Worriers Are More Prone To Developing Post-Traumatic Stress Disorder

According to new research by investigators from Michigan State University, people who are chronic or habitual worriers are at a higher risk for developing post-traumatic stress disorder compared to those who are not.

The experience of a traumatic event, which can range from losing a loved one to witnessing a violent episode, occurs to virtually everyone in his or her lifetime at least once. But very few people will go on to develop symptoms of post-traumatic stress disorder (PTSD).

The issue becomes one of determining the difference between those who do and those who do not, which the current research attempts to address. And according to its findings, one of the risk factors for developing PTSD following a traumatic event is if that person is somebody who already experiences anxiety on a chronic basis.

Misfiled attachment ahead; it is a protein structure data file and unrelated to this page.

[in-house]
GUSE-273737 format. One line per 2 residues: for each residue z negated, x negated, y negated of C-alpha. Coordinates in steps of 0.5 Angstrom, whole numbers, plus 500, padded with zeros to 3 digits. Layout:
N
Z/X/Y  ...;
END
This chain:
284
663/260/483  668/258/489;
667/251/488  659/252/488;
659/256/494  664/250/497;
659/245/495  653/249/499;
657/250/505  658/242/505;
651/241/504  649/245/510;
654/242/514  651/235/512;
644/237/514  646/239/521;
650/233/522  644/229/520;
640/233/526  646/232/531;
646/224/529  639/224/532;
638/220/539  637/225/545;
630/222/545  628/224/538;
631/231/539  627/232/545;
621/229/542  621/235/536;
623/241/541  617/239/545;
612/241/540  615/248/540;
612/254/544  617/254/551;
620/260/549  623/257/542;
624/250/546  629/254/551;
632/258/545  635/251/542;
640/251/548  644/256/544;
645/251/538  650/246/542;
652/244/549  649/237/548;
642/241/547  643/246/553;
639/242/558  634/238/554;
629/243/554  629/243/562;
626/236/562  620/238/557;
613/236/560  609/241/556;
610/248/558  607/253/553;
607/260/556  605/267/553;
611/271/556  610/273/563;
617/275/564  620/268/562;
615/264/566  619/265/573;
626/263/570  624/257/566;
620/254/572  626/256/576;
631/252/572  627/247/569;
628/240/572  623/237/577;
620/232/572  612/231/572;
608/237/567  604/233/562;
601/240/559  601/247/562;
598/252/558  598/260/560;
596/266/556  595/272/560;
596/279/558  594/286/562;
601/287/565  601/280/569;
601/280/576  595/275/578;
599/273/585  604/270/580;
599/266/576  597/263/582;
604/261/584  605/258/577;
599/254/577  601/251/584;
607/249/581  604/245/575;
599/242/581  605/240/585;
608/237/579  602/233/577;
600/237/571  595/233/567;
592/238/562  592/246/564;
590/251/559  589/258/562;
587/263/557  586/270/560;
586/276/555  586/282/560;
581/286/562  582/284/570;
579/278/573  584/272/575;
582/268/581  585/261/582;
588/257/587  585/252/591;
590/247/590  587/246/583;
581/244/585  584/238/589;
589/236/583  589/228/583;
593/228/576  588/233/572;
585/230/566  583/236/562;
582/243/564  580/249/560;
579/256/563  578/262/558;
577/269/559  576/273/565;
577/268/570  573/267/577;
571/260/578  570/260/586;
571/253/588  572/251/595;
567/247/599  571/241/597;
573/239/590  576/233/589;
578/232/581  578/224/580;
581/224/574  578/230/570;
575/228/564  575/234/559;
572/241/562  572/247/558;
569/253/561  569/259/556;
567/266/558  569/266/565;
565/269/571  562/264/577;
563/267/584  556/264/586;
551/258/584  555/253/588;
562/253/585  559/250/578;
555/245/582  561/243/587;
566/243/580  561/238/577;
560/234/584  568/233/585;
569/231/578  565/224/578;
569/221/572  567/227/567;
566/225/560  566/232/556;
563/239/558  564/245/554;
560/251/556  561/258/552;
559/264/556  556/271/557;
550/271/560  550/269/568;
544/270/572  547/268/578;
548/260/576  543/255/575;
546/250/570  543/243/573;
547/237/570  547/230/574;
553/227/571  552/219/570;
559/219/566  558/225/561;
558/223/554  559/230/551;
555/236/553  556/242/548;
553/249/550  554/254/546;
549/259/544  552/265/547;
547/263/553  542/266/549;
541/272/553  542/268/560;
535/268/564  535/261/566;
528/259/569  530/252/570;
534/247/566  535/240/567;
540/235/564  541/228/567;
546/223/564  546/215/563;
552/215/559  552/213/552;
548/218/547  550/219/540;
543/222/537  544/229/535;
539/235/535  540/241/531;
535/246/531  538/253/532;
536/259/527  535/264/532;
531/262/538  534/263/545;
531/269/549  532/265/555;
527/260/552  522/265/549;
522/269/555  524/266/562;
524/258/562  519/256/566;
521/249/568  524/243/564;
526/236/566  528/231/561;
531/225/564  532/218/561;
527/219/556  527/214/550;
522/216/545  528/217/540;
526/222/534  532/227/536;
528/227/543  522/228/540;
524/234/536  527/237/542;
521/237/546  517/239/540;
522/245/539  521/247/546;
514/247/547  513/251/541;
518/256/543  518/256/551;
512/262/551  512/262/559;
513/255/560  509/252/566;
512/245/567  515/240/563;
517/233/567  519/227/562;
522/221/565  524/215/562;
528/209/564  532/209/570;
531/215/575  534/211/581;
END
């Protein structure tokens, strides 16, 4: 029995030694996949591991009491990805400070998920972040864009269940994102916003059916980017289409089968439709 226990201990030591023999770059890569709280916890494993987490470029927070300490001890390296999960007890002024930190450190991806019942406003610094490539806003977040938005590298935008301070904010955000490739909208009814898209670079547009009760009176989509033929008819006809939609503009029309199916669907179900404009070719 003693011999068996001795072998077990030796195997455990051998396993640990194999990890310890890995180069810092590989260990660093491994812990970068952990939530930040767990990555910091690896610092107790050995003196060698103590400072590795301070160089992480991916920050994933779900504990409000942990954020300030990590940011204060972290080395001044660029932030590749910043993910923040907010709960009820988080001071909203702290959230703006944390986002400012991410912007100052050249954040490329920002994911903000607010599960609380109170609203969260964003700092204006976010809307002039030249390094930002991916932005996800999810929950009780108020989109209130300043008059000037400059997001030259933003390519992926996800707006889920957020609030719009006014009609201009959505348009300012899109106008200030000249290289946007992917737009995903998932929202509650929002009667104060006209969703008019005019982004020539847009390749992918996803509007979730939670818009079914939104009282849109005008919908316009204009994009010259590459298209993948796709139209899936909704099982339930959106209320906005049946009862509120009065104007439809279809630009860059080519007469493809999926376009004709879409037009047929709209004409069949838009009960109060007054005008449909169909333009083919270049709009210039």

Why This Study Is Important

This finding comes from the data collected from a 10-year study of 1,000 people in southeast Michigan, with follow-ups at three years, five years and 10 years.

The key to this study is that people were randomly selected before they experienced a traumatic event, giving investigators something of a baseline and making the study a prospective one, versus the usual in published research like this-a retrospective one, in which case it would never be fully clear which came first--the chronic anxiety or the traumatic event.

The study was published in the journal Psychological Medicine, and researchers believe it can be useful for physicians to acknowledge patients at high risk and be able to have an appropriate response when they learn they have undergone any such traumatic experience.

Source: MNT
Photo: Pixabay

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